This was 24 hours later – the facts of the attack had by then largely been established. For us there had been no mounting horror as news of the events unfurled on social media. There had been no interruptions to scheduled TV to let us know that something was happening. We hadn’t been drip-fed any information as reporters got it. We had suddenly been confronted with this horrific news with none of the warm up and fan fare that news in the digital world affords – just as those were switching on their televisions for the 6pm news during 9/11, or reading the morning’s papers after 7/7.
It felt unreal – more so because our digital isolation meant we couldn’t participate in the global conversation that was now taking place. Had there been any more updates? What were the authorities saying? And then, such is our voyeuristic relationship with news these days: were there any eyewitness accounts? Have any survivors made a statement? And ultimately, what could we do to help?
Of course, there was nothing we could do to help. There was nothing my friends back in the city – connected to the outside world as they were – could do to help. All they could do was watch with horror as the story developed. But we couldn’t, thanks to our digital detox. Instead, we went back to the cabin and sat in stunned silence for a little while, processing the terrible news.
The way we consume news has changed beyond recognition over the last decade. News bulletins and newspapers are no longer enough. In our digital world of ‘more, now’ we’ve been programmed to hungrily seek out new and additional information, to add our voices to the conversation, to vociferously debate among ourselves. On this rollercoaster of constant stimulation we have little time to process the facts as we know them before adding a new piece of information to the equation: whether that be an official statement, the opinion of someone you went to school with, or – increasingly – information that has become muddied in the waters of social media that turns out to be false.
Is this progress? On one hand, yes, of course. On the other, I’m not sure. Isolated as we were in that rural cabin we had no choice but to mull over the few headlines we’d seen, debate the matter rationally and evenly between ourselves, and take time to really process the extent of the atrocity. This meant that when we finally got in range of a data connection again, we were able to more calmly assimilate the new facts and information without becoming distracted by the hysterical shouting and drum-banging that had already engulfed the web – coming back to Facebook and Twitter with fresh eyes was shocking.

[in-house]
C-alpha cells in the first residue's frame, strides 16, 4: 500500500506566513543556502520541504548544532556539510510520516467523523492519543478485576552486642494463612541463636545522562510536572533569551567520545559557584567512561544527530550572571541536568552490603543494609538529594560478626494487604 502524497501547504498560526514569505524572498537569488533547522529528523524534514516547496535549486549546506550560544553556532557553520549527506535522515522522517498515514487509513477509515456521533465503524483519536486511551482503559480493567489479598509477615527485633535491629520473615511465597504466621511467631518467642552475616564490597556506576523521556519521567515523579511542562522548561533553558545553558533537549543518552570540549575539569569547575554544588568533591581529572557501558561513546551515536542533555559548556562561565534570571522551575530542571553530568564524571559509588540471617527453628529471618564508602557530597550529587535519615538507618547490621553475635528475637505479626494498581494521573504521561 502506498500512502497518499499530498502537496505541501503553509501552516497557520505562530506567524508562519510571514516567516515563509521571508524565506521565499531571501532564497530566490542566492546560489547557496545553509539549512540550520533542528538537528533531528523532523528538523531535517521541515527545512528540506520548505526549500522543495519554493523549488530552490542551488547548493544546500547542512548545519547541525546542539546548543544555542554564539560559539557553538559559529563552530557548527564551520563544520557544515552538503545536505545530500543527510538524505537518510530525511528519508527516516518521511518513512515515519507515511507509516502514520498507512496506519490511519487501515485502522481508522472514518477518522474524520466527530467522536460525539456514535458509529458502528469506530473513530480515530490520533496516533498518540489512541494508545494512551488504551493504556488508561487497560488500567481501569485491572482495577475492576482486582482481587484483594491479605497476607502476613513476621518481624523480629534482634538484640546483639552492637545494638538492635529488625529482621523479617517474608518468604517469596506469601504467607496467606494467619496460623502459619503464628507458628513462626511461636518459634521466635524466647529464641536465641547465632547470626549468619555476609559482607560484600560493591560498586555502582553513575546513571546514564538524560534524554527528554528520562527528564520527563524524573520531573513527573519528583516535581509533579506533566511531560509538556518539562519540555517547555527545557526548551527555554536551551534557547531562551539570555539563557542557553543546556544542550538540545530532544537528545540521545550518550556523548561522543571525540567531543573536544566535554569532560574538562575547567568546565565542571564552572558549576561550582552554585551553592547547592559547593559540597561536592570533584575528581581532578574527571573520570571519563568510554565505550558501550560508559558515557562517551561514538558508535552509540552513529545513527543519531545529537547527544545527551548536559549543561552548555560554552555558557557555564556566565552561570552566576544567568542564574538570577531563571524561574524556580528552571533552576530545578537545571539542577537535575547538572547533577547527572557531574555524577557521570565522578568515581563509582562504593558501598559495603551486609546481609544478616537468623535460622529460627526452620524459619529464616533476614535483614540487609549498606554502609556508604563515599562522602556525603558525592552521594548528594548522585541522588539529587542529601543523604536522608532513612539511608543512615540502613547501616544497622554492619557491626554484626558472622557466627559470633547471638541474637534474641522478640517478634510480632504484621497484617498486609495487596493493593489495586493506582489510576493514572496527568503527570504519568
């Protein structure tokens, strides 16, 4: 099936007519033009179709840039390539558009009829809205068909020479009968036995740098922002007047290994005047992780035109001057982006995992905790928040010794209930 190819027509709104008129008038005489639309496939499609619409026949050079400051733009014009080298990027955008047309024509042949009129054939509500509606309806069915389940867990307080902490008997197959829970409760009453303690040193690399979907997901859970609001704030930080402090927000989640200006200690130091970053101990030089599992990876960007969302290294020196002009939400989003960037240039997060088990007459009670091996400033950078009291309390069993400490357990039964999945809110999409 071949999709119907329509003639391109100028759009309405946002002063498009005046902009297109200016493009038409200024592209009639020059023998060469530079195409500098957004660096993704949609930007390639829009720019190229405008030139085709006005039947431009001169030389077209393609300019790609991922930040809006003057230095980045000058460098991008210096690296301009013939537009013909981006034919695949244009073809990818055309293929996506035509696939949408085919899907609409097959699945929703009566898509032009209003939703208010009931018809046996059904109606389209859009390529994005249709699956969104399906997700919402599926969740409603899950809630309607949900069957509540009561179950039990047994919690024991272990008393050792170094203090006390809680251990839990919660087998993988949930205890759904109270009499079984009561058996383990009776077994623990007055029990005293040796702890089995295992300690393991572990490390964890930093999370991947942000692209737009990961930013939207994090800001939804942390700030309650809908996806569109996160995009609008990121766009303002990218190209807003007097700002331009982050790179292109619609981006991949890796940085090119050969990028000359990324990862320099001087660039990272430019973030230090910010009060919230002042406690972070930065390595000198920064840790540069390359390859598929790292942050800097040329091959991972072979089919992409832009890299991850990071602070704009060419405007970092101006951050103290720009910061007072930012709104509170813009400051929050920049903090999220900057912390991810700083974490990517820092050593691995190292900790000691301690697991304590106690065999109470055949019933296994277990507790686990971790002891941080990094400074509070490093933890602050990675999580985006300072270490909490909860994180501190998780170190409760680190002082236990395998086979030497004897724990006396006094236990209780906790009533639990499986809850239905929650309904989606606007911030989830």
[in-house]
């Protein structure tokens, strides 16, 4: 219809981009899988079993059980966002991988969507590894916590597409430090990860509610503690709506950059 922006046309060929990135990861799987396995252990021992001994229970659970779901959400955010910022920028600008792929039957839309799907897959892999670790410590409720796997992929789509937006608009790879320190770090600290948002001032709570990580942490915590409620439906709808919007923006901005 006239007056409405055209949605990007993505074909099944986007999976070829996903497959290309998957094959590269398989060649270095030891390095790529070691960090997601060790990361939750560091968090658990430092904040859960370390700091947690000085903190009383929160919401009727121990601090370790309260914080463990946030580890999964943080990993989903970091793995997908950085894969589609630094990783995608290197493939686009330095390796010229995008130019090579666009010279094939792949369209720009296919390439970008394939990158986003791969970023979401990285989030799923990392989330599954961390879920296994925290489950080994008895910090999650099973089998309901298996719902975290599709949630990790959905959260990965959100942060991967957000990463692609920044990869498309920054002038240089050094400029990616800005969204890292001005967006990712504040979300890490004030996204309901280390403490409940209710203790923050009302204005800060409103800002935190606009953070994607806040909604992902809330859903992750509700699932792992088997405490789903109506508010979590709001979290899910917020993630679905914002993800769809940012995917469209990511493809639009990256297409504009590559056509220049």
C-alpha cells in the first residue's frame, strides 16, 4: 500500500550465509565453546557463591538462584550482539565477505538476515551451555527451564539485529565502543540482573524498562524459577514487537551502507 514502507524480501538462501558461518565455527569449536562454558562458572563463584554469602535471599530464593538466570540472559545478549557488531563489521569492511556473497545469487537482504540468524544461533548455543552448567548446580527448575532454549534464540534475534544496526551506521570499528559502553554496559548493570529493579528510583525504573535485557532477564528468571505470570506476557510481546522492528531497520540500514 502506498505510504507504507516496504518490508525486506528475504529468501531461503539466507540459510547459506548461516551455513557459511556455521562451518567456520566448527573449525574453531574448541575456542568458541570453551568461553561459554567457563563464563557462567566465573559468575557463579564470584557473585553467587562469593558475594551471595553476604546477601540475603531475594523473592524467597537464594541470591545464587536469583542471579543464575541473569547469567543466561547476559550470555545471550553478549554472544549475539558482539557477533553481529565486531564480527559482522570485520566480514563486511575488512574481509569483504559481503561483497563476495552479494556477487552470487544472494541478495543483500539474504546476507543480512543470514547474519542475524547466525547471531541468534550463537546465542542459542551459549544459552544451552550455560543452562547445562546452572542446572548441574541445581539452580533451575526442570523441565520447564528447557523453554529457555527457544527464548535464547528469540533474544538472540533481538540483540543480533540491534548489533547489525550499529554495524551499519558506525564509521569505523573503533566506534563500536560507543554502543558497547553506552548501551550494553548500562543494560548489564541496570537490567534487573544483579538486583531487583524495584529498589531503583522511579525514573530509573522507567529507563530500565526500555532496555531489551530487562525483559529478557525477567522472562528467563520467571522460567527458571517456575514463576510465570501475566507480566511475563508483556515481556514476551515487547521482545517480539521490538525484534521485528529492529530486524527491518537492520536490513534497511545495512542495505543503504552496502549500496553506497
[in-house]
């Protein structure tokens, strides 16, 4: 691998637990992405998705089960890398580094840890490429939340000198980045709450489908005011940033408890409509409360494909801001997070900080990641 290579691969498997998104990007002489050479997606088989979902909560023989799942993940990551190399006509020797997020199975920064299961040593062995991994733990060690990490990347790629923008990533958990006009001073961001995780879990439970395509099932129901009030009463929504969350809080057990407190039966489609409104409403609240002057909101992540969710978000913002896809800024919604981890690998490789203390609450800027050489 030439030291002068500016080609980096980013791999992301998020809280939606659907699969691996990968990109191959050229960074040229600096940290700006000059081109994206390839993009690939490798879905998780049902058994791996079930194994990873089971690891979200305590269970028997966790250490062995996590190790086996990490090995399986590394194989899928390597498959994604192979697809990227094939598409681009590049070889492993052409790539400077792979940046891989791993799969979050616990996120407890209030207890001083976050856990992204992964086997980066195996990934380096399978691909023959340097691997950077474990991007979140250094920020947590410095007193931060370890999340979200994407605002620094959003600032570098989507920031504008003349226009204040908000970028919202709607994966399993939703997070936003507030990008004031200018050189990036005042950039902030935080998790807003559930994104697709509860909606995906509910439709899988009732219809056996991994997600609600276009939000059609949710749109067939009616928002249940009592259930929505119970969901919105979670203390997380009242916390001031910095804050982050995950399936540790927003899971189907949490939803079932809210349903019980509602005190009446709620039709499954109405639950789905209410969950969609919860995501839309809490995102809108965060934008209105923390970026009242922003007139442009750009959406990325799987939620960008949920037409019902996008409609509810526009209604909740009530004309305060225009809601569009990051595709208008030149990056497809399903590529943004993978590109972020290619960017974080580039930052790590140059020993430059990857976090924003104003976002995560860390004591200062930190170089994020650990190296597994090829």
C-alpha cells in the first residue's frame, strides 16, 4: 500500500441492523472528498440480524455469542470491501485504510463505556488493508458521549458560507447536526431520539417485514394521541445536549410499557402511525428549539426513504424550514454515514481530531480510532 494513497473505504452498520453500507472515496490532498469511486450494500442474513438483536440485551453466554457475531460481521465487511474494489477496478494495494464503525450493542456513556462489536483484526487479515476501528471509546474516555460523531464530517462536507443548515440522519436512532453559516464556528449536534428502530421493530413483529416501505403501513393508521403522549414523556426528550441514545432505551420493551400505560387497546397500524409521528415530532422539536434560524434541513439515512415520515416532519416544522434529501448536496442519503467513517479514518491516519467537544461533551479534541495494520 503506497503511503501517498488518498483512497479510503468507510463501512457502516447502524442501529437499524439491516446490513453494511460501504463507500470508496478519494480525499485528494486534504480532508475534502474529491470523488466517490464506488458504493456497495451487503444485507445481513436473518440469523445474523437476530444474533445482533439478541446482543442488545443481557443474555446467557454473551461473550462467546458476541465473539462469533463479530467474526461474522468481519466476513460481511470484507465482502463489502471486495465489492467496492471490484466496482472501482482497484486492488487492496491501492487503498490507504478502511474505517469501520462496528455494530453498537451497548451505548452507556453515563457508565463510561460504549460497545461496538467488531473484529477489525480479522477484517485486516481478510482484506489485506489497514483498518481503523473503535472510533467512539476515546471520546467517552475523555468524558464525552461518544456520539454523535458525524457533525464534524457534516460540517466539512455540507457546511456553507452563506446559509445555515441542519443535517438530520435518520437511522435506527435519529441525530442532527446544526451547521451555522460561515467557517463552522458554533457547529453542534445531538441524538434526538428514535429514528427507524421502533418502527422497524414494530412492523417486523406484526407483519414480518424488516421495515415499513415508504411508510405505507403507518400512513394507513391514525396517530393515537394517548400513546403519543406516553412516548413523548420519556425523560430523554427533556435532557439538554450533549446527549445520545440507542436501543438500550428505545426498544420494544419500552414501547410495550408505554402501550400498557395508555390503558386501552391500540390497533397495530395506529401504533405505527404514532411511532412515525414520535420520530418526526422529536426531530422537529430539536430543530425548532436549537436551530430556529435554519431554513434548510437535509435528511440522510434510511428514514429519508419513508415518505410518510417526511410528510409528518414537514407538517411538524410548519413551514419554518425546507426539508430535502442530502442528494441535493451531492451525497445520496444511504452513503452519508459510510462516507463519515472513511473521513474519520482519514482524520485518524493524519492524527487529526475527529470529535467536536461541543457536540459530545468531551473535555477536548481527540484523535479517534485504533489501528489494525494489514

Would I have wanted constant news updates? Minute-by-minute ‘live’ reporting? It would have certainly made me feel more connected to the event, and less isolated in my shock and horror: being part of the digital community is like being part of an (albeit dysfunctional) family, where shared experiences create bonds and heal hurt. But as demonstrated by the brief window of peace I enjoyed earlier in the weekend, this connectivity isn’t necessarily better for our mental wellbeing, nor is it beneficial in creating a solid foundation of understanding from which to consider facts and opinions carefully and objectively.
The way we consume news has changed both for the better and the worse. We’re more clued up on global events than ever before, but, in the words of Spiderman, with this power comes responsibility. We owe it to ourselves and our global family to take the time to properly process events so that they become meaningful, rather than getting swept along in a tide of irrelevant ranting and misinformation. Being online as a drama unfolds feels like getting lost in the pixels, when sometimes we should be looking at the whole picture.
Image © iStock/mampfred